School Administrating in a Time of Pandemic

As regular readers might know, this year I foolishly agreed to be the Undergraduate Director of our program. I figured it was my duty as a good corporate citizen to step up and serve, even though it’s a tiresome role filled with frustrations and endless crises.

Luckily, I have superb administrative staff helping me, and a wonderful department head backstopping the hard decisions. (Shout to KP who might be reading this!) I also have a new Dean who is very supportive of professors, and of whom I’m a big fan. (Shout out, too, to LT!)

The job took a weird turn this week with the arrival of the COVID-19 pandemic. And today it occurred to me how…. interesting… it is that pandemic knocks at our door just as an Epidemiologist takes this role. I’m feeling some pressure to be a voice of reason and forethought.

Ottawa just got its first two cases, and most experts believe we’re about to be hit hard by the disease in the next few weeks. Several American universities, and one or two Canadian ones, have already cancelled classes outright or have moved everything online.

Our plans are in flux, and I’m not about to comment in this public space on whether the official plans are sufficient or rational. Instead I want to take a moment to explain some of the issues we are wrestling with. I would like the general citizenry to understand the complexities that professors and university administration are wrestling with.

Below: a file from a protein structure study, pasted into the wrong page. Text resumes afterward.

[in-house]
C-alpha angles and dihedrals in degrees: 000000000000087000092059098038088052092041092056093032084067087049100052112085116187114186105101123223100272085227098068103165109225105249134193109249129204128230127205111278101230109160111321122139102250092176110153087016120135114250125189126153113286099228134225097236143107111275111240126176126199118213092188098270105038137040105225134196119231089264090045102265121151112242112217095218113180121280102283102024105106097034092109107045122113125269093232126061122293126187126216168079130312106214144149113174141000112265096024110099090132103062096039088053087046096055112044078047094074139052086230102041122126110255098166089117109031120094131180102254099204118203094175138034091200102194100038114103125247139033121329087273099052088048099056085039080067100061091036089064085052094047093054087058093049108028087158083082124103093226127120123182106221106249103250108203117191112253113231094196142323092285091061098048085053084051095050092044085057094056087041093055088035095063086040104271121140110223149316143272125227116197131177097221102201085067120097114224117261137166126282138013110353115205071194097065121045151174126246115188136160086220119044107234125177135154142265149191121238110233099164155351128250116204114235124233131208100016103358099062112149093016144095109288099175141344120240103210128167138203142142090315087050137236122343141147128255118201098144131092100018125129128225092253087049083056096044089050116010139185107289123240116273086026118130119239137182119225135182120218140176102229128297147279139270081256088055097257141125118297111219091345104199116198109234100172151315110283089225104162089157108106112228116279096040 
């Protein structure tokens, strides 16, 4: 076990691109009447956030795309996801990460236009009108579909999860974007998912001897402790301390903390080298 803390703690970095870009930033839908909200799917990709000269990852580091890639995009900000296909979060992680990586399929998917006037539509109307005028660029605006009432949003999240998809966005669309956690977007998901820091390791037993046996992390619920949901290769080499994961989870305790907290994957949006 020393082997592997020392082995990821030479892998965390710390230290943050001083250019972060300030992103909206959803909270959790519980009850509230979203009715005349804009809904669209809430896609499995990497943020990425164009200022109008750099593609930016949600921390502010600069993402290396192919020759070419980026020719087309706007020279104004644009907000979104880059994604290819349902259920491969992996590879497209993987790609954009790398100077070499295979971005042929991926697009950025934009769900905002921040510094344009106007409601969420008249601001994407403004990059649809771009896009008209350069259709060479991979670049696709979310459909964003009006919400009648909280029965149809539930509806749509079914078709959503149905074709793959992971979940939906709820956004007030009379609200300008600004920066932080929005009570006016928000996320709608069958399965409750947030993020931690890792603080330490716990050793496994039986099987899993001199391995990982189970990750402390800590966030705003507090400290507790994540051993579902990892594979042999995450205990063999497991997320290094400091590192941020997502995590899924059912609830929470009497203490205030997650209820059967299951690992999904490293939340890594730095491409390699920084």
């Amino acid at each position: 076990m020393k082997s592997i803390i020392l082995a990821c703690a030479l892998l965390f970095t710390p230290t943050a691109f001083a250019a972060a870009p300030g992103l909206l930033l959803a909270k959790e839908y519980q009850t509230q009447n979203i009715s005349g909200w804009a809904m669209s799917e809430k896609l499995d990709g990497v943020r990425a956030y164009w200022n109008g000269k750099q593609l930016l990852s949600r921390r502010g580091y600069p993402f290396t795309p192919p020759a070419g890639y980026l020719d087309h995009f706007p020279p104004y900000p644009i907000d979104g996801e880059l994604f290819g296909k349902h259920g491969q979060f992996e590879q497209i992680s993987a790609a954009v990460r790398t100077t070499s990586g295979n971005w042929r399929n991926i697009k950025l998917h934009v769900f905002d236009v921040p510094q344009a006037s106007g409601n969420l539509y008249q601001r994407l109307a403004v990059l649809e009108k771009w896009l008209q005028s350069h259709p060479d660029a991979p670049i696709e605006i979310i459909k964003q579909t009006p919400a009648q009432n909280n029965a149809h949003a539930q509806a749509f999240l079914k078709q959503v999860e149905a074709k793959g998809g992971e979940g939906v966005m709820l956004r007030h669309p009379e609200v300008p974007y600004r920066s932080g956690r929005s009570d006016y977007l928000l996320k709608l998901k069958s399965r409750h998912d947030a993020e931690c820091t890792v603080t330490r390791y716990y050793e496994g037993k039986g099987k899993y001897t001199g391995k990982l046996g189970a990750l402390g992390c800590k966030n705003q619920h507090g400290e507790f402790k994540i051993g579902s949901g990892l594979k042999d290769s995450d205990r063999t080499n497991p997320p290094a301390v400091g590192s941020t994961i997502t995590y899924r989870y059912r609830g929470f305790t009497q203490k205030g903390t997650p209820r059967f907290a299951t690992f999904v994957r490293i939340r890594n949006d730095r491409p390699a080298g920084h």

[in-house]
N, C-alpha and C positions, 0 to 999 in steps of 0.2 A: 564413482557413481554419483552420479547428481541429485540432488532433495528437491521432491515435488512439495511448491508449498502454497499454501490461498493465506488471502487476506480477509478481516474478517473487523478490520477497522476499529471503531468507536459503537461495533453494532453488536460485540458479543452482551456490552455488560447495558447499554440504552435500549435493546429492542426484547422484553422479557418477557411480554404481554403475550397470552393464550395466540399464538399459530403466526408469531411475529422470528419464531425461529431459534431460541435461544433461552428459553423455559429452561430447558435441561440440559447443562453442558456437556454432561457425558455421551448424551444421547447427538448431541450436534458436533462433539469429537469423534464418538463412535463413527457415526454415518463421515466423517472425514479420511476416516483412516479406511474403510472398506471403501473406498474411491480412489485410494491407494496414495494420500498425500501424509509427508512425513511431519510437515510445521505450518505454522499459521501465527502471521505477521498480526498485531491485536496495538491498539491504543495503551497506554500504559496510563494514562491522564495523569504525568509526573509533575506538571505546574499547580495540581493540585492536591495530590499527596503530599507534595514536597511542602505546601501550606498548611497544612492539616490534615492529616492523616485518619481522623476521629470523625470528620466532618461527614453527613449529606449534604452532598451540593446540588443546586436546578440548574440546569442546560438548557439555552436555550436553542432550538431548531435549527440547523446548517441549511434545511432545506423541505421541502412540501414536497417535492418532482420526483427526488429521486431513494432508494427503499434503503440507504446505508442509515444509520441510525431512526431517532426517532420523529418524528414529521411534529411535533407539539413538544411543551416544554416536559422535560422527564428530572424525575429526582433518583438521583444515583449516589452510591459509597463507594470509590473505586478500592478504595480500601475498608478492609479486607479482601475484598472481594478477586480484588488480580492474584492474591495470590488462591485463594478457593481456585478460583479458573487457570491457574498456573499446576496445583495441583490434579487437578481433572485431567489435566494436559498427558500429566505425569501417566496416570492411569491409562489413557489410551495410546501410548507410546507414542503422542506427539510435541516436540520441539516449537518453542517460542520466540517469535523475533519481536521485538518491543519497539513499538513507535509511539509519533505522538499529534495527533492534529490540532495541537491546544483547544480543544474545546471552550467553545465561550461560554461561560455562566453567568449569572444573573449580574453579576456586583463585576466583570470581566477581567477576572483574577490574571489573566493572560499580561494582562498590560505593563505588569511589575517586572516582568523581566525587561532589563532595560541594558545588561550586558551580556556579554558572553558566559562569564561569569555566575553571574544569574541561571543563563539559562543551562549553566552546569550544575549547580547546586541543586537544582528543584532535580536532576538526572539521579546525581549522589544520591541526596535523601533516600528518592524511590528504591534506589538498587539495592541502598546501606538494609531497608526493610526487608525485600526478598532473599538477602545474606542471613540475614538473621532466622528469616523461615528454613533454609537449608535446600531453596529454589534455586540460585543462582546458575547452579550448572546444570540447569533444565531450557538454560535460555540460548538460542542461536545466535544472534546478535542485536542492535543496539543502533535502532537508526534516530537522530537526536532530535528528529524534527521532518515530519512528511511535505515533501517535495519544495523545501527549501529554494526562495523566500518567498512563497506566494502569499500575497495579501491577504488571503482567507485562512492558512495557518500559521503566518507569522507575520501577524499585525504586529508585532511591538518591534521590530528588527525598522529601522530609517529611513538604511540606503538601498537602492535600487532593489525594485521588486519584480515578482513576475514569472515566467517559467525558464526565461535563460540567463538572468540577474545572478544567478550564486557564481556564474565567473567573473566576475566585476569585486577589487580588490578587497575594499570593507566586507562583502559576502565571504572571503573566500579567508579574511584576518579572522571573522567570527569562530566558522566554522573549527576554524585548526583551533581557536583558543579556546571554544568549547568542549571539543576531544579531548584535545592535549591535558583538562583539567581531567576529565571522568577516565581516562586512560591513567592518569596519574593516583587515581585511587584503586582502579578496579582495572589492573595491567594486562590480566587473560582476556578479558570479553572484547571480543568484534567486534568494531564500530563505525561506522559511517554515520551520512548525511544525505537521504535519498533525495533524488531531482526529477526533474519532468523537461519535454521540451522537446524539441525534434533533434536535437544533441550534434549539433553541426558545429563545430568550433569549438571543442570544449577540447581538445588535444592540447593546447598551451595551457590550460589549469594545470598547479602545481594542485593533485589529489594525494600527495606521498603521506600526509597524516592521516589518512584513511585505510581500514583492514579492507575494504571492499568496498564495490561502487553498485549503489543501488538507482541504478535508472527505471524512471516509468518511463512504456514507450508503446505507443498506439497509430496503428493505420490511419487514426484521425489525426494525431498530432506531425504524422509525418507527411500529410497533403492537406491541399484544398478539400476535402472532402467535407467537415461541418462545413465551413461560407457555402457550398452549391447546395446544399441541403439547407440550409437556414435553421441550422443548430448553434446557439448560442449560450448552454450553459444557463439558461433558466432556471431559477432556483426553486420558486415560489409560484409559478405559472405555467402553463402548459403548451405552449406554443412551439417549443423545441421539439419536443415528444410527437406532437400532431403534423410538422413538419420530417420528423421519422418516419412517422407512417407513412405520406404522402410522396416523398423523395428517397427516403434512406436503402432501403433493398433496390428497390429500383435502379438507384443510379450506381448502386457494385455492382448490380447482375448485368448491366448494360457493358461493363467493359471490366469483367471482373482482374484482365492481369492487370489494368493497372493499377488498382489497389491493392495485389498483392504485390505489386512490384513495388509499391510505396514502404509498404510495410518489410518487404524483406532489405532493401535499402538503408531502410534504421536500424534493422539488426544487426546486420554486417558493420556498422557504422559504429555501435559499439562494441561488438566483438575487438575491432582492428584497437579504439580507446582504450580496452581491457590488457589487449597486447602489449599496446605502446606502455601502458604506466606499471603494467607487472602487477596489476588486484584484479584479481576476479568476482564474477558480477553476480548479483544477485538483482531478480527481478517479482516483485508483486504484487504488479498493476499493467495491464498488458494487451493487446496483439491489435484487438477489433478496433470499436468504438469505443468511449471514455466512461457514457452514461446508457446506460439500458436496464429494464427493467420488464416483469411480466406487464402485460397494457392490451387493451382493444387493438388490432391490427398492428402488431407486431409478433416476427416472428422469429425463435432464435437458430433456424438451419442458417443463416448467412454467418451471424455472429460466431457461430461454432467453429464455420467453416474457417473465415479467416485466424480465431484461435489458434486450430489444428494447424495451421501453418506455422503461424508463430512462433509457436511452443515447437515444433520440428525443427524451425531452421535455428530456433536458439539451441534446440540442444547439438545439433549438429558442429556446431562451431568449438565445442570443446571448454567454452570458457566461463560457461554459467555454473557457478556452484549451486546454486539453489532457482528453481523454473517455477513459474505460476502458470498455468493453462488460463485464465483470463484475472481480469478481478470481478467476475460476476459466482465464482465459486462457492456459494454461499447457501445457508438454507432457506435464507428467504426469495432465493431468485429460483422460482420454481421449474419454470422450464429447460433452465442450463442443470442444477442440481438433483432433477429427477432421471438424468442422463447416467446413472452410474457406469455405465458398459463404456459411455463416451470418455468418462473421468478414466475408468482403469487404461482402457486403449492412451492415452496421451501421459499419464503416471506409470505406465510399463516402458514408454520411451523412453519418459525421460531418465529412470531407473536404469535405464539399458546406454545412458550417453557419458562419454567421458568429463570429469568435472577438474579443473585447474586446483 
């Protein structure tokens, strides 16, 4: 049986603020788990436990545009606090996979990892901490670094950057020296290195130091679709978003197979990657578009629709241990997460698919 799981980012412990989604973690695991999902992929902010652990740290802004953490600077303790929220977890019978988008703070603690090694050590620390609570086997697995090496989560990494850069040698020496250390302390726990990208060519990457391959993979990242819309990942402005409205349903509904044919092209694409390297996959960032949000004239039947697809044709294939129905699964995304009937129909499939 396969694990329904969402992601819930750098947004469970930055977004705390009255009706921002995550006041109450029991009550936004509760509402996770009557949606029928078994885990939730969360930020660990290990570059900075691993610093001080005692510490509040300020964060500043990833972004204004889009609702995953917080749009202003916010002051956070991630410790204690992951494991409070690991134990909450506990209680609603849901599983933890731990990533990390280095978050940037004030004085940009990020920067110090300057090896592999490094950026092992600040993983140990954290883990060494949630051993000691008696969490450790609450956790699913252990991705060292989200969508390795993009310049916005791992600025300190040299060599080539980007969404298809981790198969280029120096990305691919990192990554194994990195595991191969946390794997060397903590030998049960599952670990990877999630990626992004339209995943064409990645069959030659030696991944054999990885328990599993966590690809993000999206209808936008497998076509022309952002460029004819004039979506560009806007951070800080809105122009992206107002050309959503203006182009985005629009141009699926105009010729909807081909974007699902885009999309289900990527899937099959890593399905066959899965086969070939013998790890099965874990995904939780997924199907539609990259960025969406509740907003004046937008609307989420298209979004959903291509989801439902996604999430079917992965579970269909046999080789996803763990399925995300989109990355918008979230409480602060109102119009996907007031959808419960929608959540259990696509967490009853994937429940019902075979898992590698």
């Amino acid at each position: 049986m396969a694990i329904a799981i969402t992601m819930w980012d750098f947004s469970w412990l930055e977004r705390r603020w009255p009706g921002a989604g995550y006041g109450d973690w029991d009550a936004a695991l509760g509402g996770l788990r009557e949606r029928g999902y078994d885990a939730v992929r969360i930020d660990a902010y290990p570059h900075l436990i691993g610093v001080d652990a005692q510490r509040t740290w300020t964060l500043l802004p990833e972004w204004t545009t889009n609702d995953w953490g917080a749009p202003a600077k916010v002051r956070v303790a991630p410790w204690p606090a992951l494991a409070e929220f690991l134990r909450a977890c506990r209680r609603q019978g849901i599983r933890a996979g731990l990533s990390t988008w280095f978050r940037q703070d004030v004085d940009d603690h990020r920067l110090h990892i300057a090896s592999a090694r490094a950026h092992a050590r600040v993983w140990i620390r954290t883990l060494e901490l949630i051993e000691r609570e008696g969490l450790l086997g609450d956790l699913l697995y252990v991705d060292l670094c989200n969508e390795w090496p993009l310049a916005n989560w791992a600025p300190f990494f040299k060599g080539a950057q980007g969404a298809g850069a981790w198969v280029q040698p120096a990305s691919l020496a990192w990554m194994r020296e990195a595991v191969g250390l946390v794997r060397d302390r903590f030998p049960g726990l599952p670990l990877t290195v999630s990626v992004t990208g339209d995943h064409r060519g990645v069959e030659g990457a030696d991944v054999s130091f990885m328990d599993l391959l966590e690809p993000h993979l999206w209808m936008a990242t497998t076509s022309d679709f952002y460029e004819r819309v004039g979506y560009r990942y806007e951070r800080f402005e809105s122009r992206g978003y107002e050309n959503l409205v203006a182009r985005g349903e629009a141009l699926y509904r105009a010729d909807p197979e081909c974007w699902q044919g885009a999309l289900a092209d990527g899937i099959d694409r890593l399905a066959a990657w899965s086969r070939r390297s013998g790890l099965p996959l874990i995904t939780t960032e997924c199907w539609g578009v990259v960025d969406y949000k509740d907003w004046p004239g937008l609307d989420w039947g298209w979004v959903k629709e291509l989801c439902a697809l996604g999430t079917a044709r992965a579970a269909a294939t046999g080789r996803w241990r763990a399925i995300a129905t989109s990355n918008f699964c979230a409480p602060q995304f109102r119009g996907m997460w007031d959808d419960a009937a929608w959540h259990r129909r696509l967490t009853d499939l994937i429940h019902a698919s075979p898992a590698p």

First, as mentioned, there is high likelihood that the epidemic is about to be felt by Ottawa. I don’t expect the same harrowing images seen in Iran right now. But there will be increased anxiety –in some cases, panic– and profoundly increased drains on our medical and public health systems.

Ottawa Public Health is doing a great job getting ahead of this. I admire that they have closed public schools for two weeks, and have set up a site for community testing. The latter was clearly in the planning for some time, and the trigger was pulled once the WHO made the declaration of pandemic.

Our winter semester is almost over and we are nearing exam time. We are already seeing spikes in medical deferrals due to the much-discussed mental illness epidemic (yes, I’m calling it an epidemic) affecting North American campuses. This is putting great strain on my department’s administrative staff to accommodate. A new source of medical deferrals will not help the situation.

We want to encourage students who feel suspiciously unwell to stay home and self-isolate in order to slow the spread of the pandemic. But then we cannot punish them if it turns out that they test negative for COVID-19. Doing the right thing should never be punished.

Would this in theory represent a free pass for students wishing to skip an exam? An imagined cough? Or a falsified one? We may have to loosen our exam restriction policies, leading to an explosion of more deferrals, which would be a substantial source of stress on our administrative staff.

If classes get cancelled outright, do we truncate students’ grades? Modify them in some way to account for the reduced class time and possibly cancelled exams? Given our student body’s high reliance on grades for their next career step (i.e., medical school), this might be met with either joy or chaos, or both.